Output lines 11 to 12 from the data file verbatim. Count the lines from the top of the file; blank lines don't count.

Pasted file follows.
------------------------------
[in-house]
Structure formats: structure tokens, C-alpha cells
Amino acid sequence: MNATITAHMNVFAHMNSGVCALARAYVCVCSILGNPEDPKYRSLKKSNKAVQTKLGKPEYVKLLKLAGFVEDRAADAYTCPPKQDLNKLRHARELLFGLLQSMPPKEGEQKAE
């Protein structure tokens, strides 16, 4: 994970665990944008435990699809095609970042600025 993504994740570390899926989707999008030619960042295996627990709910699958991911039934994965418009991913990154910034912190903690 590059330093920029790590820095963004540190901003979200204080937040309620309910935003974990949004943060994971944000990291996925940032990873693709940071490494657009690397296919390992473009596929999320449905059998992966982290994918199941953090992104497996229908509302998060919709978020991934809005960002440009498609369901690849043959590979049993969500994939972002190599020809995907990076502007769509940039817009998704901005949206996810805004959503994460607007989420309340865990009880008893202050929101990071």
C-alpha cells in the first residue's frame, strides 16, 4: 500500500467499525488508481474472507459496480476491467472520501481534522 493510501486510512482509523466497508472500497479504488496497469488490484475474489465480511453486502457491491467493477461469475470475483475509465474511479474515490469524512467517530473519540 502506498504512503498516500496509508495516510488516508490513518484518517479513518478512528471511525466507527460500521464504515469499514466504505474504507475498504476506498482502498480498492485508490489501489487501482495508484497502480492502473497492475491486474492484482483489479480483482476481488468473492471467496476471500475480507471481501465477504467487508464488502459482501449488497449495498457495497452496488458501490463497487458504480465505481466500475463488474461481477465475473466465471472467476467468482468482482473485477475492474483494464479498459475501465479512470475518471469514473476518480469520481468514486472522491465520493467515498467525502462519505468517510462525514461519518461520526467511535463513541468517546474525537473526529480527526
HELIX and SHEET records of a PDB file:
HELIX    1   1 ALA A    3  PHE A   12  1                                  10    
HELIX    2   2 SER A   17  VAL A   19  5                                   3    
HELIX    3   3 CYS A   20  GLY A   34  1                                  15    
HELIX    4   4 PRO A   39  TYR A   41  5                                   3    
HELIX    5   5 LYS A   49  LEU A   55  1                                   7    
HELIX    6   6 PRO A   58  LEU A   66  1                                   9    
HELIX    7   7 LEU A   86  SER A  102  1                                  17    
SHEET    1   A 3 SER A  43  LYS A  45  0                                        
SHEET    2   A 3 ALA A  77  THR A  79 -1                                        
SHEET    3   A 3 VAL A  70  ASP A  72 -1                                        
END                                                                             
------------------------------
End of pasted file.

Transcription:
HELIX    5   5 LYS A   49  LEU A   55  1                                   7    
HELIX    6   6 PRO A   58  LEU A   66  1                                   9    